Zocchi, Tseng and Wang studied the rate of the chemical reactions and reported in detail what happened to the steps of the reactions as they applied mechanical stress to the enzyme at different places.
"Standing on the shoulders of 50 years of structural studies of proteins, we looked beyond the structural description at the dynamics, specifically the question of what forces and applied where have what effect on the reaction rates," Zocchi said.
In a related second paper, Zocchi and his colleagues reached a surprising conclusion in solving a longstanding physics puzzle.
When one bends a straight tree branch or a straight rod by compressing it longitudinally, the branch or rod at first remains straight and does not bend until a certain critical force is exceeded. At the critical force, it does not bend a little it suddenly buckles and bends a lot.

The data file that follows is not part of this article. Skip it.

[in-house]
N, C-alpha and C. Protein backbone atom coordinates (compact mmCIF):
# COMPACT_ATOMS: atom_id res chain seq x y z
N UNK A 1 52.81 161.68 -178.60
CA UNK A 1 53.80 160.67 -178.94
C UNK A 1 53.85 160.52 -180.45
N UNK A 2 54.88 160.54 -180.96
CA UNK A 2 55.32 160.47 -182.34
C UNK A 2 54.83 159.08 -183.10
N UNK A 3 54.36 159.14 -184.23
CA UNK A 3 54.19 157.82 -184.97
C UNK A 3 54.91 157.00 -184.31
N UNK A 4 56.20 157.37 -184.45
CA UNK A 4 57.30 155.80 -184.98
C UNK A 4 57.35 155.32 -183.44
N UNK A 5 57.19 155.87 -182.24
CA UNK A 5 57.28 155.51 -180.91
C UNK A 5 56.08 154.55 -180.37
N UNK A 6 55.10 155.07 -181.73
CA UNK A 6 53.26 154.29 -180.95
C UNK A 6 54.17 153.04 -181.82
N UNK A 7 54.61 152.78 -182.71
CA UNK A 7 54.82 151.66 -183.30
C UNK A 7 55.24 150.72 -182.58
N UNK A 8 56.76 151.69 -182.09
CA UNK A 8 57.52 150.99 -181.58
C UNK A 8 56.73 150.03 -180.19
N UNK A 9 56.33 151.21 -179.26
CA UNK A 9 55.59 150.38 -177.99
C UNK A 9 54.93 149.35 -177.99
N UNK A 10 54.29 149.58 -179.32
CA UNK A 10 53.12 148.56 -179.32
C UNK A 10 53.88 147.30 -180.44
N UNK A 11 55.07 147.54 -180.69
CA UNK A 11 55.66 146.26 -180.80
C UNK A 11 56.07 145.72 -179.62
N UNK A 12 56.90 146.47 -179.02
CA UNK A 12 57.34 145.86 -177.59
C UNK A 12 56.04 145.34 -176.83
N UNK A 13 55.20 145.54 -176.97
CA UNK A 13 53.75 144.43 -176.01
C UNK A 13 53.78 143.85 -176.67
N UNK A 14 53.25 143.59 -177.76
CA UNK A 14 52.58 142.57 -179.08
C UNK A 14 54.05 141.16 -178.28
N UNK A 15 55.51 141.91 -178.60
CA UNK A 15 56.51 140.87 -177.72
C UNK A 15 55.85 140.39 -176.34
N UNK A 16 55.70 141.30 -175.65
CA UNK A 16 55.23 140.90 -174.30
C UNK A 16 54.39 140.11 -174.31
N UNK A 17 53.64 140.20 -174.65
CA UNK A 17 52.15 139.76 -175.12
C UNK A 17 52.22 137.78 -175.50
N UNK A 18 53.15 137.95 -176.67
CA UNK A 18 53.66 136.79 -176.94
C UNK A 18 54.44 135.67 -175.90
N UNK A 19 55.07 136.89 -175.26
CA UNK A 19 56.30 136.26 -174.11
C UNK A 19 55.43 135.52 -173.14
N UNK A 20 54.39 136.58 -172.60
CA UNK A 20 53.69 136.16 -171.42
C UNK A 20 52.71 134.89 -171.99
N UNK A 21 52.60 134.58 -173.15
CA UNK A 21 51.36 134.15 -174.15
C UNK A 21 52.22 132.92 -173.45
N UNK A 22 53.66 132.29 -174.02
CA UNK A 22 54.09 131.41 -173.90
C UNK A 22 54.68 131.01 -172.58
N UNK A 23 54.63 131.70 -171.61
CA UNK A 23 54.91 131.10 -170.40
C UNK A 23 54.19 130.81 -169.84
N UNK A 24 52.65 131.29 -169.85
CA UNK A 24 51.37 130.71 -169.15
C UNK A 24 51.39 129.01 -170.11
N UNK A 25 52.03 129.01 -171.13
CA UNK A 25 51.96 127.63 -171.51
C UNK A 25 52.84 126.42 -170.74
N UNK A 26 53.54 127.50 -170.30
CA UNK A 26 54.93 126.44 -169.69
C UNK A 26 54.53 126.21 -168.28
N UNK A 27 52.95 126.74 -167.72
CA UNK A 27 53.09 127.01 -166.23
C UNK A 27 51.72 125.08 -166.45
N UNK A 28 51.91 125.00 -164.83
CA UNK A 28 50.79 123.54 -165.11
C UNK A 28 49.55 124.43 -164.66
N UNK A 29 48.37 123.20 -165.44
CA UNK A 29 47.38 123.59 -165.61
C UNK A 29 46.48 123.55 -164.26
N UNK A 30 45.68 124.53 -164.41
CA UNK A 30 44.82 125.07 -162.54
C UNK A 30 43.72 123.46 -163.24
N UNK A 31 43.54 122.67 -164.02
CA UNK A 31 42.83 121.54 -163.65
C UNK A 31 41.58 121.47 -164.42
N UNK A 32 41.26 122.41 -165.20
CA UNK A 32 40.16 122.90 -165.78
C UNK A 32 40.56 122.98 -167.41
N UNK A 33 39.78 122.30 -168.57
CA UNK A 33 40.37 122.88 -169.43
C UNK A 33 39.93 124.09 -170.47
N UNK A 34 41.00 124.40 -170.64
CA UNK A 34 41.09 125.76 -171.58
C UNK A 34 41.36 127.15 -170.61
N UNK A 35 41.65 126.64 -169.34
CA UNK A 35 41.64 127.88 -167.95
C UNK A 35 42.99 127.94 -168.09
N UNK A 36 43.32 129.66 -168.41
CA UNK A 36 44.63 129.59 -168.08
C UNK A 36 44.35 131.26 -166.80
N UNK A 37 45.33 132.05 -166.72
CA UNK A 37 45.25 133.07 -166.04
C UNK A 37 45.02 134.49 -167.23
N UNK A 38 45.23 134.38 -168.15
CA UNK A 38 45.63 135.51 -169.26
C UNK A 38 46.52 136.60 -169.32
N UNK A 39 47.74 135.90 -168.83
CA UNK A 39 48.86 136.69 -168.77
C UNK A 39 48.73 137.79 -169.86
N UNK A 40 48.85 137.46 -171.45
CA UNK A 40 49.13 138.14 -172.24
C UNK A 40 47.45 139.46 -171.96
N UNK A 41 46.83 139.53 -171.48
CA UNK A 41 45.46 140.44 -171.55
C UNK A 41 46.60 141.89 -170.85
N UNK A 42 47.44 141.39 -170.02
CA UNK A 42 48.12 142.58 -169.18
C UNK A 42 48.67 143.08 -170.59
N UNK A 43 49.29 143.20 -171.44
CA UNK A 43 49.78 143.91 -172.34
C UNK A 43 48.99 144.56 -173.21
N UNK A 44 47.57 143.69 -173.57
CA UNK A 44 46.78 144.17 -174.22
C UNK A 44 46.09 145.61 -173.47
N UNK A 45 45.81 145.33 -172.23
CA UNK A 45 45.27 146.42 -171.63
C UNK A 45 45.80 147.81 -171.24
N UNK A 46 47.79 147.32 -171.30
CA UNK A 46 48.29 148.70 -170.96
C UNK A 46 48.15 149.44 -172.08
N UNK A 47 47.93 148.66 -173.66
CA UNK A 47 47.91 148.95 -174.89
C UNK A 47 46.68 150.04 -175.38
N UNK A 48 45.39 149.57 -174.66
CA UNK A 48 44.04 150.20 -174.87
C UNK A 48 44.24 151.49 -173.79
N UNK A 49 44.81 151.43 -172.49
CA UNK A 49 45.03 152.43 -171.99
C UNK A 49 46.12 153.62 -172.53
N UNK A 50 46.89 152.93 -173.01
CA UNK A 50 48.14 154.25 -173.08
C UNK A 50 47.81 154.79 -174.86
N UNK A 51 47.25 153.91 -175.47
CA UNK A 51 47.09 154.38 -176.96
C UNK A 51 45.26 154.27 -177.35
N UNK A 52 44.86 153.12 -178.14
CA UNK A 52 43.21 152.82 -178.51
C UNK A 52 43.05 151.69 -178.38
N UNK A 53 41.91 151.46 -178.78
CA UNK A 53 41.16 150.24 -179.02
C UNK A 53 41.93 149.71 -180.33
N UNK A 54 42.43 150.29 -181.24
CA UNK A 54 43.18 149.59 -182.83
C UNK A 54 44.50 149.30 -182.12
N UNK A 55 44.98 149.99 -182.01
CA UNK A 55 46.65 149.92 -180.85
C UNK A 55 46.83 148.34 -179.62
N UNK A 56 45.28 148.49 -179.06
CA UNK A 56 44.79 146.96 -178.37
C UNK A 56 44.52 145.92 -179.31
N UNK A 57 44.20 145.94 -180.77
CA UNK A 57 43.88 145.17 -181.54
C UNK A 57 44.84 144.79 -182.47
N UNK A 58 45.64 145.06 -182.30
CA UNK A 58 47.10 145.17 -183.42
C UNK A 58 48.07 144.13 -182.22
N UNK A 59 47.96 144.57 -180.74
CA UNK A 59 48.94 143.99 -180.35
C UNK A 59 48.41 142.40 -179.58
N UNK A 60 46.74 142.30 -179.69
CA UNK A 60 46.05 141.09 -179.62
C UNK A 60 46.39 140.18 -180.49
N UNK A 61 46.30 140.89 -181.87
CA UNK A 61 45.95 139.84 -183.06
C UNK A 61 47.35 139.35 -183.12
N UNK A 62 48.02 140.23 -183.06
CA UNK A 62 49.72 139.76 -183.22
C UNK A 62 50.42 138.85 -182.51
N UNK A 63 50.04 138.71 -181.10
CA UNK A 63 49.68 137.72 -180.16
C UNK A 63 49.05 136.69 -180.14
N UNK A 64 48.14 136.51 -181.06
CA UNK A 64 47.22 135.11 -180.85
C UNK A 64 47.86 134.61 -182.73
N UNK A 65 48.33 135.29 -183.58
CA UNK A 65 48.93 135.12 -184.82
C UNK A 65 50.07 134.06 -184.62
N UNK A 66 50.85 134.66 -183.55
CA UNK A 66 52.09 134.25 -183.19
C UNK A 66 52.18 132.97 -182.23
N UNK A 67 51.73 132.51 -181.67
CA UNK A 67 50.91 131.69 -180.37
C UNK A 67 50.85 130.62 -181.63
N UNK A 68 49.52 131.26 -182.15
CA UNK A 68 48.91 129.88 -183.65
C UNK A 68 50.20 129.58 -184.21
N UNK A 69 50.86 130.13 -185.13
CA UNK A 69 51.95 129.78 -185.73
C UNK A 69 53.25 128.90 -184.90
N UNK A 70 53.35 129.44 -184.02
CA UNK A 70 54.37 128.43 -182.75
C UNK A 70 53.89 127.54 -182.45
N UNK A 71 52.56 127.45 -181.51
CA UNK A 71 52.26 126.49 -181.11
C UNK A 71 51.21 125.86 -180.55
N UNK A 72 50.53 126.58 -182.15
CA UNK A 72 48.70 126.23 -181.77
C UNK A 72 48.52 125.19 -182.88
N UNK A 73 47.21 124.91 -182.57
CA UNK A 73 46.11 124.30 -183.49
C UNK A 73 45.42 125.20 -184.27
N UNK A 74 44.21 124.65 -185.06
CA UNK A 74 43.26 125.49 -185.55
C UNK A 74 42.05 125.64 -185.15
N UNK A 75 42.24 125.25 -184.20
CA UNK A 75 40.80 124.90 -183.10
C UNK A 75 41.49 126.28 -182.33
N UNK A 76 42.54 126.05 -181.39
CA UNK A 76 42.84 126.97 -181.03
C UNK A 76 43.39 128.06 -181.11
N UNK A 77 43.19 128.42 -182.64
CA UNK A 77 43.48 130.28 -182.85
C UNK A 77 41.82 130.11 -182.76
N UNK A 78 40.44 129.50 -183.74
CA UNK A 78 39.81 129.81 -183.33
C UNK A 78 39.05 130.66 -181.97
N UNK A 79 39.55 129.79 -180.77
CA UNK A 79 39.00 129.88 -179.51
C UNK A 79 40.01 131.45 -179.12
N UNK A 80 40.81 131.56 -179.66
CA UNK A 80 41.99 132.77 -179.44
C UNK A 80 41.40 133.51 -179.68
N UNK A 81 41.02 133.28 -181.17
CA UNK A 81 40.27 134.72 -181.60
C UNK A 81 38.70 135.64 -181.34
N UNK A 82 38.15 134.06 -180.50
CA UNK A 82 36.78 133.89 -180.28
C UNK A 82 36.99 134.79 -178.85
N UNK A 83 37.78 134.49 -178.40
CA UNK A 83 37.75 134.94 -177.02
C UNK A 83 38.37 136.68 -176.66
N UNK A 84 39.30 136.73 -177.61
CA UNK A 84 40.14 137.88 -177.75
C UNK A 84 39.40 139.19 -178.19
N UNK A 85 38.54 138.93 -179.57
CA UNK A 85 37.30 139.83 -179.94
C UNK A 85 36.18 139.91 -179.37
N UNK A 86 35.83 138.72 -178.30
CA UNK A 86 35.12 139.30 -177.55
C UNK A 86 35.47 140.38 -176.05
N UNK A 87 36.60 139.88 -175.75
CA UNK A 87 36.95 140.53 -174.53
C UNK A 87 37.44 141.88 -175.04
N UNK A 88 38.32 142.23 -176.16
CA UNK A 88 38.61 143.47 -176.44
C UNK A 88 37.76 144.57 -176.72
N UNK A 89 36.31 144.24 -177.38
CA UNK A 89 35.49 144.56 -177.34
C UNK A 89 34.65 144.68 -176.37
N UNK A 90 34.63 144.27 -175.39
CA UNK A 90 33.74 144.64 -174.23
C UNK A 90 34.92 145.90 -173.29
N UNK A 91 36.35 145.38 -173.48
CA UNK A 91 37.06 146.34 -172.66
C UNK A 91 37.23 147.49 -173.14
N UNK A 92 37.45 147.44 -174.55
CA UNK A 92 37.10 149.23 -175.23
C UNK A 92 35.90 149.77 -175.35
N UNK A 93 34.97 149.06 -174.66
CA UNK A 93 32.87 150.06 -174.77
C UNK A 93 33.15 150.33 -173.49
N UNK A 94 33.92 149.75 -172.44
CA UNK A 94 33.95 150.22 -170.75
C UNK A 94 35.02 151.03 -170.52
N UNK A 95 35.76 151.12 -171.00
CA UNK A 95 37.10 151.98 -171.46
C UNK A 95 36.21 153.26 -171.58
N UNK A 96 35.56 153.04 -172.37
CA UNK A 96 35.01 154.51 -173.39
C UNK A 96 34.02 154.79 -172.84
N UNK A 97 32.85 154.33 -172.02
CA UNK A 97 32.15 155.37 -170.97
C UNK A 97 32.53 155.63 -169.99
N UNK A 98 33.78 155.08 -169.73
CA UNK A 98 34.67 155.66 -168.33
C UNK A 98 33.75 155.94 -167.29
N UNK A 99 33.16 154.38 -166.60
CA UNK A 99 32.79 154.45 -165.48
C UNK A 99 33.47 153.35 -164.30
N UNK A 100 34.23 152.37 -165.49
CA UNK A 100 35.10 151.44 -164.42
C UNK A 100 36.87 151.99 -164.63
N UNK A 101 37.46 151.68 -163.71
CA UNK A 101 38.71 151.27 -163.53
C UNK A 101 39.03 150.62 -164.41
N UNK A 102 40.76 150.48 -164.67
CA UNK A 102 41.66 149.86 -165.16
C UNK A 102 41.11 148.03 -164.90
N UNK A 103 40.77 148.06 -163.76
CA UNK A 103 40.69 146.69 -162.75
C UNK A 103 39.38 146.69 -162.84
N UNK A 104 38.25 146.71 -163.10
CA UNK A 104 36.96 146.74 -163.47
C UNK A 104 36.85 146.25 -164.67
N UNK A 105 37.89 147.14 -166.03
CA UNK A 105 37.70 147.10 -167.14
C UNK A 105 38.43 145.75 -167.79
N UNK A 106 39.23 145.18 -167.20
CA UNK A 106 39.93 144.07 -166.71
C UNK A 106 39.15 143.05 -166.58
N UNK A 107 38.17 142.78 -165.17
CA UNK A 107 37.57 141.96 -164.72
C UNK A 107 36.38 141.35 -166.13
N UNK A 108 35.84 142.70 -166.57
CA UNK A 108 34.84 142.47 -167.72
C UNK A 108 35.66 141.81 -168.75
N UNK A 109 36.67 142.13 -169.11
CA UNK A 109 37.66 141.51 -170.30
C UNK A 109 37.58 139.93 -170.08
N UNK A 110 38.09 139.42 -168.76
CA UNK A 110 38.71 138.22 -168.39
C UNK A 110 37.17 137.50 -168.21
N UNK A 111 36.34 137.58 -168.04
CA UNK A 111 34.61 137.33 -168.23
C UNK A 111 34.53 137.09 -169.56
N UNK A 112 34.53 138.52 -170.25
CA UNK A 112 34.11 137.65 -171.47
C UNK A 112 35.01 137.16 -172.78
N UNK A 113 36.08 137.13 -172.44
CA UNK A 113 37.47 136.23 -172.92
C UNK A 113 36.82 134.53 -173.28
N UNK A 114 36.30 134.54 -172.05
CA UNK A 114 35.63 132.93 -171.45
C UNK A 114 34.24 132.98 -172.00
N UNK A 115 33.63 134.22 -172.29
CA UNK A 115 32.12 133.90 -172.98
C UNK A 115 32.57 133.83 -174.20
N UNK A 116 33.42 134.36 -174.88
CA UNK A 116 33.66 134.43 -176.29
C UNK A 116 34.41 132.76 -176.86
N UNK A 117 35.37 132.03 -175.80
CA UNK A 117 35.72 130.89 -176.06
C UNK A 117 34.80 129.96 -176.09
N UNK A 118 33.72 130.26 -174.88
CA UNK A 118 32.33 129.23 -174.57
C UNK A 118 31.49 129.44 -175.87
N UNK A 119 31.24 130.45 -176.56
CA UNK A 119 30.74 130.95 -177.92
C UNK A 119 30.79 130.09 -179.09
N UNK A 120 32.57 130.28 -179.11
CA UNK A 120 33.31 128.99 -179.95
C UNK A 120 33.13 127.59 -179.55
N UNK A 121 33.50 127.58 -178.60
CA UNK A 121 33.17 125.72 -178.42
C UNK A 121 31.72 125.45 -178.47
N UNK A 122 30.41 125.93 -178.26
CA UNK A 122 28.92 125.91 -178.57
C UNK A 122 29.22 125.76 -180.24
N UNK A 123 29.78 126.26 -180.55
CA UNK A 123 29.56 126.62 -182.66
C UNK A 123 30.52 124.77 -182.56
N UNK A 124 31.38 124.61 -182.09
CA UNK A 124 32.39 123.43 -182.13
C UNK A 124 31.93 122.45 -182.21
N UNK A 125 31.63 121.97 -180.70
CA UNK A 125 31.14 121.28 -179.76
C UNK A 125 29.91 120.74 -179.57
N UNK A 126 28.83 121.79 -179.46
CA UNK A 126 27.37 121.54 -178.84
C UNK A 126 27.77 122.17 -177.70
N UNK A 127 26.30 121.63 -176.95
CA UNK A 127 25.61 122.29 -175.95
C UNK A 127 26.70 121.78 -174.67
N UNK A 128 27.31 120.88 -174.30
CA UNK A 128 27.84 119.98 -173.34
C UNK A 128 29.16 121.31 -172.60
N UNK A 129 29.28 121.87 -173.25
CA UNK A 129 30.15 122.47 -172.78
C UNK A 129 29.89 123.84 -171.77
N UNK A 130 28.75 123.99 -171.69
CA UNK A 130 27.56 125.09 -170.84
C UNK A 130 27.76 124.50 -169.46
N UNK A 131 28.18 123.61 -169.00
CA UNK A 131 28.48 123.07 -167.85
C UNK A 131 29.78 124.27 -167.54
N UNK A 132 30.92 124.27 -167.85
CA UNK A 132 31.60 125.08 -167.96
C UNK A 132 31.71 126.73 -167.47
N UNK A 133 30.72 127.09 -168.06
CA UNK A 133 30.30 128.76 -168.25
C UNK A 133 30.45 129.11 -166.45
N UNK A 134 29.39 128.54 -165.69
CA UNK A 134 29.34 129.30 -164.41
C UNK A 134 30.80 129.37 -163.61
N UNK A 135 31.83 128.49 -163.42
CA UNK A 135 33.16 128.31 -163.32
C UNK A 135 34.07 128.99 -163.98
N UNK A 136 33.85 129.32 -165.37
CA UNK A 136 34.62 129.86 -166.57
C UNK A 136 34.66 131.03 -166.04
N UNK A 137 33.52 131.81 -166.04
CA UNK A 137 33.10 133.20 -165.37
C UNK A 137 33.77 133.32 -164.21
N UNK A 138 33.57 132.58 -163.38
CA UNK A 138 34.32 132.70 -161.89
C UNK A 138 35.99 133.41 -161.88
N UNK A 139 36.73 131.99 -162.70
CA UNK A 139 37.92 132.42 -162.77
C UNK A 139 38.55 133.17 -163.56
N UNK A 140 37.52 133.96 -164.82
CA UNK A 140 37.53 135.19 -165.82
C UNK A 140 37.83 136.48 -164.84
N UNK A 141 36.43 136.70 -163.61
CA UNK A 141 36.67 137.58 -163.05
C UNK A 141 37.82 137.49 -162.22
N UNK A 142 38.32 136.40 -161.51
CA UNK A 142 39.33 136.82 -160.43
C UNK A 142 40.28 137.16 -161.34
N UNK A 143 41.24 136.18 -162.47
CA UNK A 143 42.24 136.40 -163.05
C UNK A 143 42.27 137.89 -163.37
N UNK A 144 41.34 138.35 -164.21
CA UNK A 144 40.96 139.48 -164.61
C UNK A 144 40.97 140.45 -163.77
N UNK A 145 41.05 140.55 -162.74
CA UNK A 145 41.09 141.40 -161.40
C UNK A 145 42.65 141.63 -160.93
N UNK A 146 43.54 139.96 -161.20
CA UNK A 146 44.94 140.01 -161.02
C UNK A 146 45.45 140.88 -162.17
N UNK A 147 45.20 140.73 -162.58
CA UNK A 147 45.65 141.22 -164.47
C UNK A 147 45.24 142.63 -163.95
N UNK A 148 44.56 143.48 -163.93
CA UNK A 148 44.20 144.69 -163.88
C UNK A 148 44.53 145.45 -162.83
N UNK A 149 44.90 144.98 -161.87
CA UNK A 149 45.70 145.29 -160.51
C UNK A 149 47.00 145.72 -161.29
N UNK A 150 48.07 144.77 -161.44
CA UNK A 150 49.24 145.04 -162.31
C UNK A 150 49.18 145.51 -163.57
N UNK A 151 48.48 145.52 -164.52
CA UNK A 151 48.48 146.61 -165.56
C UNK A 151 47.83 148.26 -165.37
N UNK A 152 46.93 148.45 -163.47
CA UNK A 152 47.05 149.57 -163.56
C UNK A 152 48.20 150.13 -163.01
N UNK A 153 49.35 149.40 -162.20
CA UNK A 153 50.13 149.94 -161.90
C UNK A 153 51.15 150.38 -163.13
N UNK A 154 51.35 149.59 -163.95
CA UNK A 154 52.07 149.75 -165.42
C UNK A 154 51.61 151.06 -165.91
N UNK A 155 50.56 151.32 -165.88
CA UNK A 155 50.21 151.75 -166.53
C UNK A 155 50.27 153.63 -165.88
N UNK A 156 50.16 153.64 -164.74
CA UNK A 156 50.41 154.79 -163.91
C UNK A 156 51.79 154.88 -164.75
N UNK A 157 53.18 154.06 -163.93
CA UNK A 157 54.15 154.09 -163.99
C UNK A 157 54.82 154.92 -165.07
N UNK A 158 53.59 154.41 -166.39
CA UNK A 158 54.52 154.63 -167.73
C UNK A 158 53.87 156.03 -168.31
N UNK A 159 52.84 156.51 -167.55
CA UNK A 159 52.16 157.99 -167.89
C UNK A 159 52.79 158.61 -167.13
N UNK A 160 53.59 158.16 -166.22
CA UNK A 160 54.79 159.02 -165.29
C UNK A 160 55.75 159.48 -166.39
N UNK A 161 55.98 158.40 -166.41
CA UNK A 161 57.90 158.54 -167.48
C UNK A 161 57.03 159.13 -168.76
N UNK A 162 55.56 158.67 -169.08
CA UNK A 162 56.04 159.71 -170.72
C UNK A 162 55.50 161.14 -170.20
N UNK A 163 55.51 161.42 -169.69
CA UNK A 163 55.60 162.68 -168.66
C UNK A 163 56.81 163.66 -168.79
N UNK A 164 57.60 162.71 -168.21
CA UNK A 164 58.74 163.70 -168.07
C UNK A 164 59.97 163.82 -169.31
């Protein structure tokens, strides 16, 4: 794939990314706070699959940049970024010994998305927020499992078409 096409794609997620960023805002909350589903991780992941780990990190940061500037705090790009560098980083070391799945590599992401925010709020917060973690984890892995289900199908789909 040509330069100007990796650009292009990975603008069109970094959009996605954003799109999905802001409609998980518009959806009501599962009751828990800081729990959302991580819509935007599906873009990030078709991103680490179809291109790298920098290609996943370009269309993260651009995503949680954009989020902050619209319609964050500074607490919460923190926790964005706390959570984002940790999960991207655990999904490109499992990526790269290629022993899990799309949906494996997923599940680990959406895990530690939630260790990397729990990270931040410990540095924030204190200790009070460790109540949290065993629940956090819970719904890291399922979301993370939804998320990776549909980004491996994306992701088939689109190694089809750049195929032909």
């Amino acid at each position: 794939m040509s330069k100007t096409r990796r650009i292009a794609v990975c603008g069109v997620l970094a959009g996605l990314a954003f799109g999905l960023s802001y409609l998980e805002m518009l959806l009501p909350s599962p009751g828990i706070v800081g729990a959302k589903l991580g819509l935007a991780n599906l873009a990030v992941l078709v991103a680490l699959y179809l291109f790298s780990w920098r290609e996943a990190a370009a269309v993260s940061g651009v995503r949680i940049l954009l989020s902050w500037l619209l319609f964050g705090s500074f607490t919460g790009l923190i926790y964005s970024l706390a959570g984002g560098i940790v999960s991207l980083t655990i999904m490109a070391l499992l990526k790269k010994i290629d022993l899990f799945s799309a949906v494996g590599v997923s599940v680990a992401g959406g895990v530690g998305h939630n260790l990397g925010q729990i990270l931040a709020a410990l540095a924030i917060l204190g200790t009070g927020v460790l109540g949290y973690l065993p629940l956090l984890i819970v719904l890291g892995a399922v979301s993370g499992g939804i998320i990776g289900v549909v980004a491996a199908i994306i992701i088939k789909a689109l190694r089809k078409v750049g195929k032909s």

"This phenomenon is well known to any child who has made bows from hazelnut bush branches, for example, which are typically quite straight. To string the bow, you have to press down on it hard to buckle it, but once it is bent, you need only a smaller force to keep it so," Zocchi said.
The UCLA physicists studied the elastic energy of their DNA molecular spring when it is sharply bent.
"Such a short double-stranded DNA molecule is somewhat similar to a rod, but the elasticity of DNA at this scale was not known," Zocchi said. "What is the force the DNA molecular spring is exerting on the enzyme? We have answered this question.
"We find there is a similar bifurcation with this DNA molecule. It goes from being bent smoothly to having a kink. When we bend this molecule, there is a critical force where there is a qualitative difference. The molecule is like the tree branch and the rod in this respect. If you're just a little below the threshold, the system has one
|Contact: Stuart Wolpert|
University of California -- Los Angeles